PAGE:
Friday, February 28, 2020

All Quiet Grand on the Canal (Updated March 1)

A rower on the remarkably moto-ondoso-free Grand Canal yesterday evening at 6. The cancellation of mass tour groups to Venice has made it dramatically clear that the vast majority of traffic on the Grand Canal consists of water taxis driving sightseeing tourists in circles.

(Updated on March 1, 2020 to reflect latest information on schools closures in certain Italian regions and America's CDC recommendation about travel to Italy.)

As reported in the NY Times (and elsewhere) in recent days, the threat of the coronavirus has led to a substantial decrease of tourist revenue all around Italy, with a significant percentage of hotel reservations and guided tours cancelled, and usually-packed tourist venues left unseasonably quiet.

For those who depend upon tourist traffic to keep their businesses afloat, to even mention such coverage is equivalent to stoking "exaggerated" fears--but I sincerely doubt that I'm telling people anyone reading this anything they haven't already read or heard.

Here in Venice supermarkets and the markets of the Rialto are open and stocked as usual. The streets are certainly less crowded with tourists than would be typical at this time of year, but there are some. Public institutions--the city's museums, for example--are scheduled to re-open on March 1. 

Our son's school already had a week-long vacation scheduled for this past week and so he hasn't missed any classes because of the virus.

The governor of the Veneto region initially declared that schools would also re-open on March 1. But it has now been announced that schools in the Veneto, Lombardy, and Emilia-Romagna will remain closed until March 8

As of March 1, the latest statistics on the corona virus in Italy, as reported in La Repubblica, are: 1,049 people have tested positive for the virus, 50 have recovered from it, 29 have died. 

There are people who complain that the precautions taken by Italian authorities are "excessive"--not surprisingly, many of those thus complaining have something they'd like to sell visitors to Italy.

But when dealing with an easily transmissible new virus whose ramifications are unclear, I think erring on the side of caution is admirable.

In my native land most indications suggest that the governing regime is aiming to go the full-on authoritarian propaganda route, demanding that the "messaging" of all health officials first be cleared with the office of the Vice President, while the President himself spews (as is his trademark) a daily stream of lies: making, for example, the shamelessly irresponsible and easily-disproved claims that the current number of COVID-19 cases in the U.S. is “going very substantially down, not up,” and that "within a couple of days [the 15 cases known in the US at that time] is going to be down to close to zero."(As of March 1 the number of confirmed cases, in fact, stands at 73, in a country which to this date has actually tested far fewer of its estimated 326 million residents than has Canada's province of British Columbia, population 5 million.)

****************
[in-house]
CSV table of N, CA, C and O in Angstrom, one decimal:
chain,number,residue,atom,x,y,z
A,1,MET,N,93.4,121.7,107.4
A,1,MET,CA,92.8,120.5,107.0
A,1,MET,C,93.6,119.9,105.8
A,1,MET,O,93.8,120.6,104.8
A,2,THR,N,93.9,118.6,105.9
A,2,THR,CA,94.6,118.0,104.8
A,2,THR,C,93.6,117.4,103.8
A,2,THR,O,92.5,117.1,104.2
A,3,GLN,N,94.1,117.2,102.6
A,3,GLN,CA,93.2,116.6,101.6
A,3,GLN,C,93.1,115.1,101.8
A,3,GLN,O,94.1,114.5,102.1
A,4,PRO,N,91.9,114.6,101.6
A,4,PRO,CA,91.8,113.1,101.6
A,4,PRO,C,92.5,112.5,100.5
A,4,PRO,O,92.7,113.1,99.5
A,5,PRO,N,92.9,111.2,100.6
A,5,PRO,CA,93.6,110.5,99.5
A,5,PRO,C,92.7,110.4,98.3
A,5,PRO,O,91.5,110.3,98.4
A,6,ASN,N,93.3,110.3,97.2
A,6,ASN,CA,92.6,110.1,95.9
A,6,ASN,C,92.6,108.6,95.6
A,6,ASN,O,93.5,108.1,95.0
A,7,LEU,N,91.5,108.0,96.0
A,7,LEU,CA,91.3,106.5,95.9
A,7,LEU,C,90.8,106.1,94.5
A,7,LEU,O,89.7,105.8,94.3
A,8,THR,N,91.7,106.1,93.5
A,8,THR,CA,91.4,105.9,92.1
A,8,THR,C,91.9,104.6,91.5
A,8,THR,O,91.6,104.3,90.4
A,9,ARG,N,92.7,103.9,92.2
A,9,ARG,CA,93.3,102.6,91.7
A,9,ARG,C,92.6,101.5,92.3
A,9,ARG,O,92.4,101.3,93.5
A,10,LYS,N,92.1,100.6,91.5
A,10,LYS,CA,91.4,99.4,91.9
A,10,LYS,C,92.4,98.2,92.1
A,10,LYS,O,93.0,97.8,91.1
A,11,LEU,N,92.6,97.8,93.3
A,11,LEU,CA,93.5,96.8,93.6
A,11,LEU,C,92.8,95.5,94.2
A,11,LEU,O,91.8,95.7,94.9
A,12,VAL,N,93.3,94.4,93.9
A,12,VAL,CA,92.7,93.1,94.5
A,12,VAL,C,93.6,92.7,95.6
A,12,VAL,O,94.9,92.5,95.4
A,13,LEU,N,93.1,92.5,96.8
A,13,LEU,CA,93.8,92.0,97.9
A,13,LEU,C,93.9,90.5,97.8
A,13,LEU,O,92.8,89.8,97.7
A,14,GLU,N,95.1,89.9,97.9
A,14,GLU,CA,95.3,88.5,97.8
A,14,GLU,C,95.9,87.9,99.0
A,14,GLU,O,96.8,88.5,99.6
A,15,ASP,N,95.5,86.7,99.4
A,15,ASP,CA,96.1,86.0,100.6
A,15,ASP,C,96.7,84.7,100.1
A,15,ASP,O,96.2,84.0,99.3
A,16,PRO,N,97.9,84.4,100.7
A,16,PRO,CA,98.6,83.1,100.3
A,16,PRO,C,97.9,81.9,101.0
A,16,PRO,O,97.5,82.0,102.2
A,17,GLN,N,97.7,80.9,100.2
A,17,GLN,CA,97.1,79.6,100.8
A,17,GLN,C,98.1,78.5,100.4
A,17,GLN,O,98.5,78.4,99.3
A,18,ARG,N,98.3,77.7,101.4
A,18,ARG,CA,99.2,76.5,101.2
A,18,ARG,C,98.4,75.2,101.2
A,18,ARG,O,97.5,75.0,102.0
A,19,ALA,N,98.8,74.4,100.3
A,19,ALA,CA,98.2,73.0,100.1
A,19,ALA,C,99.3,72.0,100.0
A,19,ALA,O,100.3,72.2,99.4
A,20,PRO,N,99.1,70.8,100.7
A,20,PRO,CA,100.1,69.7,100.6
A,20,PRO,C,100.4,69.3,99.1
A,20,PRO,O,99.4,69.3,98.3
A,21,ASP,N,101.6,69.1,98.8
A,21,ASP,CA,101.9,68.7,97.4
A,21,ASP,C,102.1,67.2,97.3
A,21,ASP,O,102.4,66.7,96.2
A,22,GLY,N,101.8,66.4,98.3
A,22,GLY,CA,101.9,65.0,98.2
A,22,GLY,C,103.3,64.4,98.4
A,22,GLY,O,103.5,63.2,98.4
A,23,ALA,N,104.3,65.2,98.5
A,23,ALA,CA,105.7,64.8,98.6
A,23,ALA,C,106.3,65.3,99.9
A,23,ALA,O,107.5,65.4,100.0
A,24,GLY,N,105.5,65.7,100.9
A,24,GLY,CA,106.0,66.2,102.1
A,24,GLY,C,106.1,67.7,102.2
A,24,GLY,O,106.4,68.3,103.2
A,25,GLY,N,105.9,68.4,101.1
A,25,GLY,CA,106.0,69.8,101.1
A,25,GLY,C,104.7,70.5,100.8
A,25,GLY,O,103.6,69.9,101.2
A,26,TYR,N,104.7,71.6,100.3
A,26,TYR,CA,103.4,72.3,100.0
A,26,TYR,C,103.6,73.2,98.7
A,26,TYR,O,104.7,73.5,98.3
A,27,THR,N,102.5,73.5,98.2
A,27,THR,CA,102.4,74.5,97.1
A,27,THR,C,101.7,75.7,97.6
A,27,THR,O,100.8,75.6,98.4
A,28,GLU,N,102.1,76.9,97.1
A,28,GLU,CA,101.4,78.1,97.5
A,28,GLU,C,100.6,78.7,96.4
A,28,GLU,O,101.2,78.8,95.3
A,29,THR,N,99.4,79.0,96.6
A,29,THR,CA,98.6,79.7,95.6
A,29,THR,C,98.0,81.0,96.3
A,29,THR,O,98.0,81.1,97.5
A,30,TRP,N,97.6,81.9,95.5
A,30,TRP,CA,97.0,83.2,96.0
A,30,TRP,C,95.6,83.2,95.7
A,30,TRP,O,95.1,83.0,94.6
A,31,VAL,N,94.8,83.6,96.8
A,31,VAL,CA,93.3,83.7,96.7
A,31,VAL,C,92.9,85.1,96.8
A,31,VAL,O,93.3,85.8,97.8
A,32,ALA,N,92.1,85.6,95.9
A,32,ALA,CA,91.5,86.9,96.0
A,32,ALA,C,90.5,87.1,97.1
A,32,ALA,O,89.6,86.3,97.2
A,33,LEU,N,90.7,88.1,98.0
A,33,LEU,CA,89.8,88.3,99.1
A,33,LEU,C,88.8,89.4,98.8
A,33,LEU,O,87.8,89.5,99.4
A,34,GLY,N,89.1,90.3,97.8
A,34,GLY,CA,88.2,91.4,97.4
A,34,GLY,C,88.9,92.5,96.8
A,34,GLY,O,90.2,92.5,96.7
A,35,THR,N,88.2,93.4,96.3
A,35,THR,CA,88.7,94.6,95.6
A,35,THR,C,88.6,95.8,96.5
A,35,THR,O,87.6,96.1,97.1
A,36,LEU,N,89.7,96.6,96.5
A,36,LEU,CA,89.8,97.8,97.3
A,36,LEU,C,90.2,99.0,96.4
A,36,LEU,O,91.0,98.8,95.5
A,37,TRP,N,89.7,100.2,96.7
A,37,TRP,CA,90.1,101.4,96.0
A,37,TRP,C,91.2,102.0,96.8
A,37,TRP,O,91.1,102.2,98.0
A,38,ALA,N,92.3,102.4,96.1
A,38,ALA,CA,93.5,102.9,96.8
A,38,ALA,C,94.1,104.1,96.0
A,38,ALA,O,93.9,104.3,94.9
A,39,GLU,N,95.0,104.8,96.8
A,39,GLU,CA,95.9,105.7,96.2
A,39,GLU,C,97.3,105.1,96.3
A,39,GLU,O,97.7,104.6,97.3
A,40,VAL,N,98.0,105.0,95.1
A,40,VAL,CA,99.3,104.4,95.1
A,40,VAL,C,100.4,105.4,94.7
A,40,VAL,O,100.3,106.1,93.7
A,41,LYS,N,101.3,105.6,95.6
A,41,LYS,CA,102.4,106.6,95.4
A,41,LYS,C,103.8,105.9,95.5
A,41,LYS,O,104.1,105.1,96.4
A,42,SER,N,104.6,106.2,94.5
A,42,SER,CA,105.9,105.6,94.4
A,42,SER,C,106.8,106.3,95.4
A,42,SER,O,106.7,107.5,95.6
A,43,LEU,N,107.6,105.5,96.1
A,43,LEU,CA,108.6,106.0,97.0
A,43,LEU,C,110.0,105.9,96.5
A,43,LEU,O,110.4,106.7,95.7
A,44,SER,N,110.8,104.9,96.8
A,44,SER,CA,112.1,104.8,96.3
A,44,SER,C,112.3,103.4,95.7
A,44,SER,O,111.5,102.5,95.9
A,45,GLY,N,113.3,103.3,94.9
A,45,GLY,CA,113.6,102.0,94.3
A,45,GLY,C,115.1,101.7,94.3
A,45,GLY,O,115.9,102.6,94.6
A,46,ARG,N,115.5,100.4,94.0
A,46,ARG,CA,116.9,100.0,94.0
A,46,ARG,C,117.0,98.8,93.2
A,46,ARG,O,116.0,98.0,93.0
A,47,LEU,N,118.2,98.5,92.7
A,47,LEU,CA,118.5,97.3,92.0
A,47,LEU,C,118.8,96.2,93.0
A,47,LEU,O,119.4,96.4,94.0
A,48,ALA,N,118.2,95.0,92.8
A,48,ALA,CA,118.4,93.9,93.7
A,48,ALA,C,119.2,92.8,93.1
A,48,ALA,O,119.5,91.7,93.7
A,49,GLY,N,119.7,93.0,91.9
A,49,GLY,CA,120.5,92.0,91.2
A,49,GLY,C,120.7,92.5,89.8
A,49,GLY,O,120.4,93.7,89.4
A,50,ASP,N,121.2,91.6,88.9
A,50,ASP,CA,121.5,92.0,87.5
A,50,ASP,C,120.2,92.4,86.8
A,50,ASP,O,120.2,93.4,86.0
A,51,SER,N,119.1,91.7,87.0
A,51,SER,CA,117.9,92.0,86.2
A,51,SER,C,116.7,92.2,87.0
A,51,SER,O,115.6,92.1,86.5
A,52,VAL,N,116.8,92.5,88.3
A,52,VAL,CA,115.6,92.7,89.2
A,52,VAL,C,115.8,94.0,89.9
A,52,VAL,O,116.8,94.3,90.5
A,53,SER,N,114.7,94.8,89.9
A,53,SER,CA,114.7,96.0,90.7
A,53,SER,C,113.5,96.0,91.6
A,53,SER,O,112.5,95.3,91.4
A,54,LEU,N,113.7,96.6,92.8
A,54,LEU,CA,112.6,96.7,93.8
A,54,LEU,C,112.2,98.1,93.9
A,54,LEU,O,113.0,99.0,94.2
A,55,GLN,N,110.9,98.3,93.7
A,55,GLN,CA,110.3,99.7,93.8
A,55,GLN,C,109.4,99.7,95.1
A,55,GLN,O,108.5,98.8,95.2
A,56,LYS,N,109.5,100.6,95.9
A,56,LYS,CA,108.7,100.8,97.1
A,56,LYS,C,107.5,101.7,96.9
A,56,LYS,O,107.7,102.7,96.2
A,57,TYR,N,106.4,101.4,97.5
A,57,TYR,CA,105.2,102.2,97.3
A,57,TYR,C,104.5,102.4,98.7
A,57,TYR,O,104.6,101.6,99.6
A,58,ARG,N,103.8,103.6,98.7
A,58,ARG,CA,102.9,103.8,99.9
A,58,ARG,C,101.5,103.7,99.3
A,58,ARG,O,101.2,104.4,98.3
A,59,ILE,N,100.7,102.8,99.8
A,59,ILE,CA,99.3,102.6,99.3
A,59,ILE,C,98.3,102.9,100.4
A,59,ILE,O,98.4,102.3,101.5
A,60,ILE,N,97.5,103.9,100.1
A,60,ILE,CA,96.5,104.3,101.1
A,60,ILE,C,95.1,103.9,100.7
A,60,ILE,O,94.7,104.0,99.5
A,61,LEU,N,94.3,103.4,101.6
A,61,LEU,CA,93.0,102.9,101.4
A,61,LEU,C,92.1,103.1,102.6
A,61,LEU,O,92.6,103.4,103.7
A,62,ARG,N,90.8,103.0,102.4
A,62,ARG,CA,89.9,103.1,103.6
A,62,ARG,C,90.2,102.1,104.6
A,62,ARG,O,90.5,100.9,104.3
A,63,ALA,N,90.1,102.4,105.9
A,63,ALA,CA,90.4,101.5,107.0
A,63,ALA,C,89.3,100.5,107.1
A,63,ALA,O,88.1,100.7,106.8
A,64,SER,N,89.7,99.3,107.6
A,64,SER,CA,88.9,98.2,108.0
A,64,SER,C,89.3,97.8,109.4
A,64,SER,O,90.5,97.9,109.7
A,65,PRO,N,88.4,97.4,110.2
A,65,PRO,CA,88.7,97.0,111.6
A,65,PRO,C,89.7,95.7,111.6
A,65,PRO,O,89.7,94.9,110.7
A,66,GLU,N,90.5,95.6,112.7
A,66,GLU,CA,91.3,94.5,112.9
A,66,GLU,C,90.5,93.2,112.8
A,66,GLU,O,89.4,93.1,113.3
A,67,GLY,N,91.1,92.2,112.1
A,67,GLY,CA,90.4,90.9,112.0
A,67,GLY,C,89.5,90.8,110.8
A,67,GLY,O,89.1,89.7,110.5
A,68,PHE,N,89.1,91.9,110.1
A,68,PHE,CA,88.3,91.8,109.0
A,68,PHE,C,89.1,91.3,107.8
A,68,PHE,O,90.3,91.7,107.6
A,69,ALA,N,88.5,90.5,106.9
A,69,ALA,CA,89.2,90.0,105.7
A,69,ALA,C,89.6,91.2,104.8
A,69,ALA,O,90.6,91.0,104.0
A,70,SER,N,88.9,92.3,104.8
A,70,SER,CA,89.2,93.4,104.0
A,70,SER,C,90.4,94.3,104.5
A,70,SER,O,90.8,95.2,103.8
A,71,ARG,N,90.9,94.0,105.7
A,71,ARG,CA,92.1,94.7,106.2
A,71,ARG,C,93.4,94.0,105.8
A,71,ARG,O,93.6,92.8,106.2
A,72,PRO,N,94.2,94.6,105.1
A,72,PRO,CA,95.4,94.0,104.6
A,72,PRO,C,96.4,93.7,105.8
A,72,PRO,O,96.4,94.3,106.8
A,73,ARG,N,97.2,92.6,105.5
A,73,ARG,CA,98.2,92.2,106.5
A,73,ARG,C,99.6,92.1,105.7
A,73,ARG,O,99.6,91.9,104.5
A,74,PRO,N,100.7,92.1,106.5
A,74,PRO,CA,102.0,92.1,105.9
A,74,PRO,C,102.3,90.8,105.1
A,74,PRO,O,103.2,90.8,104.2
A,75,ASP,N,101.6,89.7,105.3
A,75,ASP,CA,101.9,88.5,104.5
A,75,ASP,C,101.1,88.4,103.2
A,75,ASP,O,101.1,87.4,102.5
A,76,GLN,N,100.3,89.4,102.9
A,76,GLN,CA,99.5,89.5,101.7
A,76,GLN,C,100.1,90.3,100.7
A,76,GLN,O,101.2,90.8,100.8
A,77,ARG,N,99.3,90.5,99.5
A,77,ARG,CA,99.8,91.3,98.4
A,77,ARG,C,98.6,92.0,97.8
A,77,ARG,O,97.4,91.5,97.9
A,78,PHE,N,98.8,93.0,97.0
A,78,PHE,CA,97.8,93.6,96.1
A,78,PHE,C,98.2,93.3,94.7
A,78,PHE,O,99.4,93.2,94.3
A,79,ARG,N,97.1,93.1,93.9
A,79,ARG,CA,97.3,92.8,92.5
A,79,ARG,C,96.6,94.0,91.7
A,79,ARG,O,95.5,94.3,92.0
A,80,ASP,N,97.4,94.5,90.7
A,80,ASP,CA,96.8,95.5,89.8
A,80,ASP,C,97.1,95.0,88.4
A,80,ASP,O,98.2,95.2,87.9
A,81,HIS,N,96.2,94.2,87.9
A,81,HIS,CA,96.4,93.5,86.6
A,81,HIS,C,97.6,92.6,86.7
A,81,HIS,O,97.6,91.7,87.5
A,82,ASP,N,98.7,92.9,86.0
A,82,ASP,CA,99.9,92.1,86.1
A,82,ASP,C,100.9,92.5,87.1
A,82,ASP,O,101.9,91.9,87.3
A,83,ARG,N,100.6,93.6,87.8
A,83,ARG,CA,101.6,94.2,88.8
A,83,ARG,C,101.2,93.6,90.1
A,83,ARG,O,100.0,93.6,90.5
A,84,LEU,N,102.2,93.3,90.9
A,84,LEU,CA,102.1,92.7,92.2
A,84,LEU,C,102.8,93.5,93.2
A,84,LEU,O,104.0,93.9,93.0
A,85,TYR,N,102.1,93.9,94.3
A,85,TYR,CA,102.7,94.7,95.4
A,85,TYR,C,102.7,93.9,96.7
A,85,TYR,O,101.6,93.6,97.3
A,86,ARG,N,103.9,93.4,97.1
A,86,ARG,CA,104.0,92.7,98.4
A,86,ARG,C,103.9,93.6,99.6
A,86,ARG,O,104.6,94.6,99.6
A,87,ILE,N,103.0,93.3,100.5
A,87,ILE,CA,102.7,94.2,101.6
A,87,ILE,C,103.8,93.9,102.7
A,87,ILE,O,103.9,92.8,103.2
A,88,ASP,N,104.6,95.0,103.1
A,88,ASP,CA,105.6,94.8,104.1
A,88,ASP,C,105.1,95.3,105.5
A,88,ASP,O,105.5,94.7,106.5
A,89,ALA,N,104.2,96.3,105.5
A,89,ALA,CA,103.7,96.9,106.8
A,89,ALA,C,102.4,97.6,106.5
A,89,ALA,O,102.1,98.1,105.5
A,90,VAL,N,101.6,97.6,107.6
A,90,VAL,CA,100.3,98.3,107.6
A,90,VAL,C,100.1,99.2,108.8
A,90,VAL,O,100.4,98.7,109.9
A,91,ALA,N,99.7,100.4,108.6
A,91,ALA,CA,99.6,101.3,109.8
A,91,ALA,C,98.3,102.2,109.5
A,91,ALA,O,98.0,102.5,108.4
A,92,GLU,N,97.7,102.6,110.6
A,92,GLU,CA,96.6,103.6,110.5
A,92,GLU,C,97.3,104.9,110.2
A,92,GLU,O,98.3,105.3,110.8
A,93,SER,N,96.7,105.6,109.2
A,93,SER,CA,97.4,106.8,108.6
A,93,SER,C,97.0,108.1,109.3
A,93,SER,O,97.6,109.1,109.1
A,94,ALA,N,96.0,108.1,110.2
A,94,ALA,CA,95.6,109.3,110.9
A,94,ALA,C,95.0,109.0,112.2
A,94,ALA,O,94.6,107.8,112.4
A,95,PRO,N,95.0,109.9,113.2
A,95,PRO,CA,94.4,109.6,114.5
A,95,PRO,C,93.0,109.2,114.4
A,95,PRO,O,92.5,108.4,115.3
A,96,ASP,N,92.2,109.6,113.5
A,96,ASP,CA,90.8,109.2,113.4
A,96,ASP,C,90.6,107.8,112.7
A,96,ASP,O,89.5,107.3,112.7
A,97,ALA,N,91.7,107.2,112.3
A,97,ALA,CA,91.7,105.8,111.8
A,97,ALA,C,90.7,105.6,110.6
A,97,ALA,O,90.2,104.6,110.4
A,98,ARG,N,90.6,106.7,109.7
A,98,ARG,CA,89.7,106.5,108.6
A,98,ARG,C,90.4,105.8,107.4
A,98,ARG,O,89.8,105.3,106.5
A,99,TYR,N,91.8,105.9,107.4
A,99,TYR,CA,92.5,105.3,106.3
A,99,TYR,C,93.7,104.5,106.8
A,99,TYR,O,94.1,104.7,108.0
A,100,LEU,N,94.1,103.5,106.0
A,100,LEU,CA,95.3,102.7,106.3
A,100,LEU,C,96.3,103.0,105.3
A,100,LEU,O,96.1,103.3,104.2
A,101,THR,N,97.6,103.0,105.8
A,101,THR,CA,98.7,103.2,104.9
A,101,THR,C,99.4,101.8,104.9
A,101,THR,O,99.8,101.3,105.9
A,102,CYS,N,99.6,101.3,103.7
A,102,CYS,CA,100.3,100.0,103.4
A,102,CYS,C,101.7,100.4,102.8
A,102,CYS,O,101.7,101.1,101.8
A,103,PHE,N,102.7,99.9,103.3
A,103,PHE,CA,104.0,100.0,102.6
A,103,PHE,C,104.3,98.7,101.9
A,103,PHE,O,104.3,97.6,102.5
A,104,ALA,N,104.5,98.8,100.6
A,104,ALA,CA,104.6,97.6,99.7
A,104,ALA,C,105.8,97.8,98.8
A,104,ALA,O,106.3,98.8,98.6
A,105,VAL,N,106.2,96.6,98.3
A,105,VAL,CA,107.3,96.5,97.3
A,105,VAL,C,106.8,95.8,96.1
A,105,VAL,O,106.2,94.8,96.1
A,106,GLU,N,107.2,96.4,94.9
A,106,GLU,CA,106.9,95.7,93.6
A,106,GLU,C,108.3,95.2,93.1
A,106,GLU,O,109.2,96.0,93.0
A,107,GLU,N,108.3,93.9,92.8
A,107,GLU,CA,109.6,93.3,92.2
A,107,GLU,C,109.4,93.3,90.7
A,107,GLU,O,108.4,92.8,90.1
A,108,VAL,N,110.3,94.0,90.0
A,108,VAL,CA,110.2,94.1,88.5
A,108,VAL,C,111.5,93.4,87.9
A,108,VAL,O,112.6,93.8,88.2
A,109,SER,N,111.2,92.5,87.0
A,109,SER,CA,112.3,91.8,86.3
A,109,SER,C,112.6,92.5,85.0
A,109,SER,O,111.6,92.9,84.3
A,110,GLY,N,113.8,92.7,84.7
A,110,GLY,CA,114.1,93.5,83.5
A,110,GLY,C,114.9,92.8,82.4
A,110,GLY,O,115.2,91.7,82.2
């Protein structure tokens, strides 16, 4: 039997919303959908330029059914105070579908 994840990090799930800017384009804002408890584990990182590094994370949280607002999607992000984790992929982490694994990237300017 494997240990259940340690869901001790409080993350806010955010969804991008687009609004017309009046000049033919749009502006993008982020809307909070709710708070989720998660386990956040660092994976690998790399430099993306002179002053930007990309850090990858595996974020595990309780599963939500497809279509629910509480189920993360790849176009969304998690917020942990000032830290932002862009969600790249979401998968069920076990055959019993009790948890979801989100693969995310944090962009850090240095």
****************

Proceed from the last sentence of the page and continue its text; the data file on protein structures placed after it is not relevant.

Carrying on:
The Travel Health Notices section of America's Center for Disease Control website currently places a trip to Italy in it highest alert category: "Level 3, Avoid Nonessential Travel—Widespread Community Transmission." The website states:
  • CDC recommends that travelers avoid all nonessential travel to Italy.
  • There is a widespread, ongoing outbreak of respiratory illness (COVID-19) caused by a novel (new) coronavirus that can be spread from person to person.
  • Older adults and people with chronic medical conditions may be at increased risk for severe disease.
But considering the corruption, incompetence*, criminality, and cruelty of the current American regime, and its leader's overt conviction that the only thing needed to boost the plunging stock market (and hence his re-election odds) is a consistent program of lies, I suspect one might be safer making a visit to Italy--or anywhere else in Europe where, at least, the potential seriousness of the threat is acknowledged--than to any number of US states.


* And here I speak specifically of incompetence in the handling of the coronavirus threat, as detailed in a recent report by a whistle-blower within the department of Health and Human Services: 

It should also be noted that, in violation of federal law, the initial steps of punishing the whistle-blower have already been taken by the administration. If very recent history is any guide, it will be only a short time before the identity of this whistle-blower is threatened to be revealed (also a violation of federal law).


  1. Aren't you glad you're in Venice?
    Seriously, it must be rather wonderful in some ways to have the place so peaceful. Even when we go, usually in winter, it's not as quiet as that image looks. No water taxis, no tourist-filled gondolas....Tempting....

    1. Yes, I am glad we're in Venice, and feel for those living in countries whose leaders have repeatedly shown themselves to be untrustworthy and reckless.

      I have never seen the Grand Canal so calm. I have no recommendation on whether one should come to Venice now or not--I think it's too early for scientists to know anything with certainty about the virus--but I suspect that any visitors currently here are being appreciated by local businesses to an extent that may not be typical (or perhaps even possible) during an ordinary March.